When the National Collegiate Women's Gymnastics Championship comes to the Fort Worth Convention Center April 19-20, the city hopes it brings visitors and exposure. Organizers also expect it to have an effect on the area’s next generation of artistic gymnasts.
“I think every little kid's dream is to be on a team and compete in college,” said Jaycie Phelps, a 1996 Olympic gold medalist in the sport.
Young athletes in many disciplines dream of competing at a higher level. In Texas, a lot of them are gymnasts.
“High school football is king in Texas. I guess gymnastics is queen in Texas,” said Bryan Streeter of Metroplex Gymnastics & Swim in Allen. “Just about every single team that went to the national championships has Texas kids on them.”
Streeter runs the Metroplex Challenge, a Fort Worth-based meet that combines a day of club competition for youthful competitors with a quad meet that features top collegiate programs. When aspiring gymnasts come to watch that meet or April’s championships, he feels they can channel the motivation they acquire into achievable goals.
“How hard is it to be the MVP of the Super Bowl? That's about the same number of athletes that are in the Olympics. That's kind of unrealistic. But college gymnastics is a much more realistic goal,” he explained. “From a Division III school, you have your smaller programs, all the way up to your OUs or UCLAs or LSUs, big time programs, that's a goal that more kids can achieve.”
An athlete who won collegiate national titles at Oklahoma before medaling at the Olympics (a normal progression on the men’s side of the sport) suggested kids should be inspired by what they see rather than intimidated.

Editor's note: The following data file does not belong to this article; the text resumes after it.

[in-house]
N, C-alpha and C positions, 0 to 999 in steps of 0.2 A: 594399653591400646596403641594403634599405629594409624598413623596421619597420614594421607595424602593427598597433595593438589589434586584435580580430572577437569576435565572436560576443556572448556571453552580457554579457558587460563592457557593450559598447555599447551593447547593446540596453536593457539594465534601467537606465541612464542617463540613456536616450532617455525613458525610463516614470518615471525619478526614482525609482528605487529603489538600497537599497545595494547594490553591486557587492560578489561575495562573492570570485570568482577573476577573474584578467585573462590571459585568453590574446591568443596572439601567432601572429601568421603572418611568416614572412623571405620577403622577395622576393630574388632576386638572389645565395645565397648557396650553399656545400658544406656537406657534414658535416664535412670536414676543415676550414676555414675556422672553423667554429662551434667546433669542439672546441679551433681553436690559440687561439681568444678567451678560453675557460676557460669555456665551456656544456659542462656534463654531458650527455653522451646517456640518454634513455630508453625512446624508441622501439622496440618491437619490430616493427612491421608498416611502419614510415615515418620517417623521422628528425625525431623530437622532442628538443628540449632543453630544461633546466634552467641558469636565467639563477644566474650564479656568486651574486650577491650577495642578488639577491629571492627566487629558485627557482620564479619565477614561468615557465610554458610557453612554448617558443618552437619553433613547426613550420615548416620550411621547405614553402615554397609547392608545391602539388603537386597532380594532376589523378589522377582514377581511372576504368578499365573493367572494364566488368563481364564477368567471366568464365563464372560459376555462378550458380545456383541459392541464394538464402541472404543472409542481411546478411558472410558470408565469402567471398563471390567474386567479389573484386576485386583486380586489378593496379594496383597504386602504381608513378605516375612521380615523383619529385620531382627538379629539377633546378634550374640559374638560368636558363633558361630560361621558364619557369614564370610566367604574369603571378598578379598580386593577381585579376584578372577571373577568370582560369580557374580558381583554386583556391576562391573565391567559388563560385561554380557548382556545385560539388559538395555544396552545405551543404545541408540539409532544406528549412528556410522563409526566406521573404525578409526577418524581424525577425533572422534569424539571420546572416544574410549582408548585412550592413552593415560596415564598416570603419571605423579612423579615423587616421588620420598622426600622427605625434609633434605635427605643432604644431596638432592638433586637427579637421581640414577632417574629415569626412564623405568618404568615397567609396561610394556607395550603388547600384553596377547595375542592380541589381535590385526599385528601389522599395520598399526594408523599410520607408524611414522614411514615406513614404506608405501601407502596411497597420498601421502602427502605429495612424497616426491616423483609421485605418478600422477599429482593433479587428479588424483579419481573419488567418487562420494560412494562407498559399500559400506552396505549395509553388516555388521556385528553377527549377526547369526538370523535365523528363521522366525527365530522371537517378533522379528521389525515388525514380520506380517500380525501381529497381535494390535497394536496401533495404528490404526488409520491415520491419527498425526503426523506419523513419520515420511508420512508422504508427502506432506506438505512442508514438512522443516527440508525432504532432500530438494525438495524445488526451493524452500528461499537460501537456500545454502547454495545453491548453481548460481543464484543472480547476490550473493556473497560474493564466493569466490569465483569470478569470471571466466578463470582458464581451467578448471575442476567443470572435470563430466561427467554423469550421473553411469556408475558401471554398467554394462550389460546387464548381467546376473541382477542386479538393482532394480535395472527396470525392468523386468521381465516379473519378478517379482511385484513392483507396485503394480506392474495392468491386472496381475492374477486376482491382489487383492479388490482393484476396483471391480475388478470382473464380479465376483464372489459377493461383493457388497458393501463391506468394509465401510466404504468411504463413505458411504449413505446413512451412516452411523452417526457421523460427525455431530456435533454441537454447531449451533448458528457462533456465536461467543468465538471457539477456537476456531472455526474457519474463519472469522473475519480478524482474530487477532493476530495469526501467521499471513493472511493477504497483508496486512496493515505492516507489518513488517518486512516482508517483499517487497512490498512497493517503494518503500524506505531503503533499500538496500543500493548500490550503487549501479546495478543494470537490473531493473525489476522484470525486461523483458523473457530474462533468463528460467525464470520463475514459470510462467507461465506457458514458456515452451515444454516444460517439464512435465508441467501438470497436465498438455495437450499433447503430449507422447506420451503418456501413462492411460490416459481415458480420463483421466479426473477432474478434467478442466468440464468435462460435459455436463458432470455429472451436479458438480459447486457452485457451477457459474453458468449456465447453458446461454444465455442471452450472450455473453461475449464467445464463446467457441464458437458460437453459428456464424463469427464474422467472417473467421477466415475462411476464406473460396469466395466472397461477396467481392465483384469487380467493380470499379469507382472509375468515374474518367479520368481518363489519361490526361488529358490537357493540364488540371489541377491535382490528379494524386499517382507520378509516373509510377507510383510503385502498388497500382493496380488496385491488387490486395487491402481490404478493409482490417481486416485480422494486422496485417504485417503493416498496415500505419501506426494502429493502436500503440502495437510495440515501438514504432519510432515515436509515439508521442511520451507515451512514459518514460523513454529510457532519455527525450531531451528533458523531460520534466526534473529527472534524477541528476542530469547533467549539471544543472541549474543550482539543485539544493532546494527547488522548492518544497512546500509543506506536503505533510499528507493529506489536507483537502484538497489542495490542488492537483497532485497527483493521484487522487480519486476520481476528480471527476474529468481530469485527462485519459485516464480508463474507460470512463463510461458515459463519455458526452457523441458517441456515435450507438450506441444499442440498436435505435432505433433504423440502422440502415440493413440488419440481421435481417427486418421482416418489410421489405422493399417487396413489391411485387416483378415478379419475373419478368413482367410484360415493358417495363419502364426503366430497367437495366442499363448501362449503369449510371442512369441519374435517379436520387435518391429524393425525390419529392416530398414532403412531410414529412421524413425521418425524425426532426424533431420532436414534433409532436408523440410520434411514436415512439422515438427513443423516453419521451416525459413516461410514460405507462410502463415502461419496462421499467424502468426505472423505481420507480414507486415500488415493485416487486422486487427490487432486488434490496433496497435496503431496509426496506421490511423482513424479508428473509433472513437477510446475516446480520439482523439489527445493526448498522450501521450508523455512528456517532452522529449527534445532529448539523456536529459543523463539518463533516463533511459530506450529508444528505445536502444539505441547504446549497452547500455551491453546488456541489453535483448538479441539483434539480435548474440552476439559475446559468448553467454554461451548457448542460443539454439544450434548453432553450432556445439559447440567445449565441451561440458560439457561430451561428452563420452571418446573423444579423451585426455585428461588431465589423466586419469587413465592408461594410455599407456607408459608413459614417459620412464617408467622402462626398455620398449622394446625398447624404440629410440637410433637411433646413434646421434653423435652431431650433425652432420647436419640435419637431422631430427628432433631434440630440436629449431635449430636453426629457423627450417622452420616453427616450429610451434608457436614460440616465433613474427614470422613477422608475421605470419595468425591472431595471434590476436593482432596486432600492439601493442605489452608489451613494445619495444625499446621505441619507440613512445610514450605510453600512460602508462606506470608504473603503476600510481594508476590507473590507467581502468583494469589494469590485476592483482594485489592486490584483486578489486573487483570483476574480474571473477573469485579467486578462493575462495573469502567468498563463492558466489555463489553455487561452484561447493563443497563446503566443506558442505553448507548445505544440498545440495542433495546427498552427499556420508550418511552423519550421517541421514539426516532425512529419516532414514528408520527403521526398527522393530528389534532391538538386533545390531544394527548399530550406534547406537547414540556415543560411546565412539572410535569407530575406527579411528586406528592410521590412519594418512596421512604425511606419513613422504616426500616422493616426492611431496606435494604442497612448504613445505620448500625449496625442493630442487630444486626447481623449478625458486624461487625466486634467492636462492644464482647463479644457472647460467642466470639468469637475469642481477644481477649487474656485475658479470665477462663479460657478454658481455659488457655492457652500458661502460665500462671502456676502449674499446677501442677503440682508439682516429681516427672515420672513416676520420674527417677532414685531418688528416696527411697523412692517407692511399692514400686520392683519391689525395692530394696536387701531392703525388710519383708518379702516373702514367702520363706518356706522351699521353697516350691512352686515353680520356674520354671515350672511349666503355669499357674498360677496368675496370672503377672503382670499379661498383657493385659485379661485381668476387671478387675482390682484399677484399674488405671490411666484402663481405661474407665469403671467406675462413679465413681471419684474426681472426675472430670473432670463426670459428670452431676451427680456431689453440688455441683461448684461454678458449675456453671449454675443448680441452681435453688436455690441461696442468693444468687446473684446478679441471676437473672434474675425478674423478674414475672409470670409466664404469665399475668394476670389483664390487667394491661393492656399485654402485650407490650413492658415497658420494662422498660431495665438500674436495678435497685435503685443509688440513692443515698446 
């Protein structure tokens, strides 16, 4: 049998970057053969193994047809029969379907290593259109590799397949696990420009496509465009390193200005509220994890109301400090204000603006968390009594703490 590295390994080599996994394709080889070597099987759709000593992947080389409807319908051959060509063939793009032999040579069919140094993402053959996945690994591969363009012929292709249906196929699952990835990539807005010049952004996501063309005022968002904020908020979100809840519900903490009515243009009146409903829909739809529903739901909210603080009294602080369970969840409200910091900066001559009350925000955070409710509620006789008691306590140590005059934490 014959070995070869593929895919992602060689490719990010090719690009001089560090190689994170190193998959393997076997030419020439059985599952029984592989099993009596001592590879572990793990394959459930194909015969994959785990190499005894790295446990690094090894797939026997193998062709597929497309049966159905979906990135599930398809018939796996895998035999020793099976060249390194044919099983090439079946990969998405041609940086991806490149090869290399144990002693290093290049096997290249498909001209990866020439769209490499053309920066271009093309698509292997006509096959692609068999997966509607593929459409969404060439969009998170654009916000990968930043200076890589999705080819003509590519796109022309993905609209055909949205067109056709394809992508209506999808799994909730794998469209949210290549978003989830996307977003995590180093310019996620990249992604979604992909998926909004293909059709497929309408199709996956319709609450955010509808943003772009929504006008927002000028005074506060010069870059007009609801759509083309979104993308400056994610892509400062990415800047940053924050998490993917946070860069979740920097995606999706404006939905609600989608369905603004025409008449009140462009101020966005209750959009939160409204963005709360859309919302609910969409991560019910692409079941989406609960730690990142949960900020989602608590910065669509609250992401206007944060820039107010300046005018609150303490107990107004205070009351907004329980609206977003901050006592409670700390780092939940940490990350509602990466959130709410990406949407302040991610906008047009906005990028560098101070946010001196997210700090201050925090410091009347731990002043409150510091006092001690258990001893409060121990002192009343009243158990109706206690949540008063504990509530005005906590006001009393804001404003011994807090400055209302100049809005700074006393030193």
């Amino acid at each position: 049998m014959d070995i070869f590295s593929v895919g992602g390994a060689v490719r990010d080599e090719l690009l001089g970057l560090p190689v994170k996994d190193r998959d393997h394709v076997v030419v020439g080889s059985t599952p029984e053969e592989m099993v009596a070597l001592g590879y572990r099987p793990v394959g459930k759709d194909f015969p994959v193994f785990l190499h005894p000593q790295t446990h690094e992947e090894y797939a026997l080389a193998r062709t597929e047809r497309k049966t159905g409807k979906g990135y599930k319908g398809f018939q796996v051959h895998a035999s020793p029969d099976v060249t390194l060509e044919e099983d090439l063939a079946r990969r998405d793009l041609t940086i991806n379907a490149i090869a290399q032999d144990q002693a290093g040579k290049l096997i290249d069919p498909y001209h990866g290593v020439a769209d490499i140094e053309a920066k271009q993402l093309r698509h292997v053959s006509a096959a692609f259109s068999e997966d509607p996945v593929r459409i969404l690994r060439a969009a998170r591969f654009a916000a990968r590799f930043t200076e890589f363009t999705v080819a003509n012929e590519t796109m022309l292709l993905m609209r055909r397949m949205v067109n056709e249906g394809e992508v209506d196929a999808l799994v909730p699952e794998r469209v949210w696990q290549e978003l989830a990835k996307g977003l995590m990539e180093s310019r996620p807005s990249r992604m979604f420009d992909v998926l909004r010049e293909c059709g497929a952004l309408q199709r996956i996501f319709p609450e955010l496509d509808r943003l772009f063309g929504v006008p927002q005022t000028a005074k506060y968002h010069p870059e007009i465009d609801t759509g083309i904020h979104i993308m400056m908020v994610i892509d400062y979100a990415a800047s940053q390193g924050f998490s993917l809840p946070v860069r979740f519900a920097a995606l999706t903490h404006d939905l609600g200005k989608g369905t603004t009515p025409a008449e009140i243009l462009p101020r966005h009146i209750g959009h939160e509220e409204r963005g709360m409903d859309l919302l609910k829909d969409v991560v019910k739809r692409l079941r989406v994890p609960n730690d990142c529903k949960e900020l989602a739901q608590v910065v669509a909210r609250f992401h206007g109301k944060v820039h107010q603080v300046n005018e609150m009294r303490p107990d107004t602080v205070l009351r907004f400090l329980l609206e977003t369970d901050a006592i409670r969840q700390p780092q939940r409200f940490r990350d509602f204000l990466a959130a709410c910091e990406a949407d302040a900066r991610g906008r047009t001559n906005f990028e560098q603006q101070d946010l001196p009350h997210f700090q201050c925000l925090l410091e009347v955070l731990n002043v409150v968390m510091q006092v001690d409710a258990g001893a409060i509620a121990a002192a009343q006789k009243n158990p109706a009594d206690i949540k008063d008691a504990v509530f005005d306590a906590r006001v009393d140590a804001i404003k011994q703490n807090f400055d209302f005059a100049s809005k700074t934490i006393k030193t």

“I used to watch some of my heroes and think ‘I'm never going to be able to do that stuff. That's crazy. I'll never get there,’” said native Texan Jonathan Horton. “For the young kids out there, watch it, enjoy it and know that if you put your mind to it, years down the road, you'll be able to do the exact same thing.”
Some children will come to watch the NCAA championships having never competed in gymnastics.
“I always tell people, look, even if you know nothing about gymnastics and you want to have a fun new experience and get out of your comfort zone, go see a gymnastics meet, because you'll be amazed by it,” said Horton.
Part of the appeal of collegiate gymnastics meets involves the high-energy atmosphere and observing the passion of the participants. That experience has the potential to get young observers wondering what it might be like if they themselves were the ones exchanging high fives on the Convention Center floor.
“That's what gymnastics is. It’s supposed to be fun, and it should be fun. It should be fun when you're four years old, when you're 14 or when you're 24,” said Streeter. “Say [a child] is watching gymnastics on TV or attending the Metroplex Challenge or watching NCAA nationals and they’re, like, 'I want to do that.' [Encourage them to] tell Mom, ‘I want to do that.’ Go sign up. There are hundreds of great clubs all around the Dallas-Fort Worth area and go jump into a class. Sign up for a weekly class and take it from there. Who knows where you'll go.”
One place they might go is the NCAA championship meet at the Fort Worth Convention Center this April, or in the soon-to-open Dickie’s Arena through 2022. In 2019, perhaps they’ll attend as a spectator. But someday, maybe they’ll get their own chances to be the ones people come to see.
“The vast majority of kids around the country have a teammate that was at their club and is now competing in college,” said Streeter. “It's an obtainable goal.”
The Fort Worth Convention Center hosts the National Collegiate Women's Gymnastics Championship April 19-20, 2019.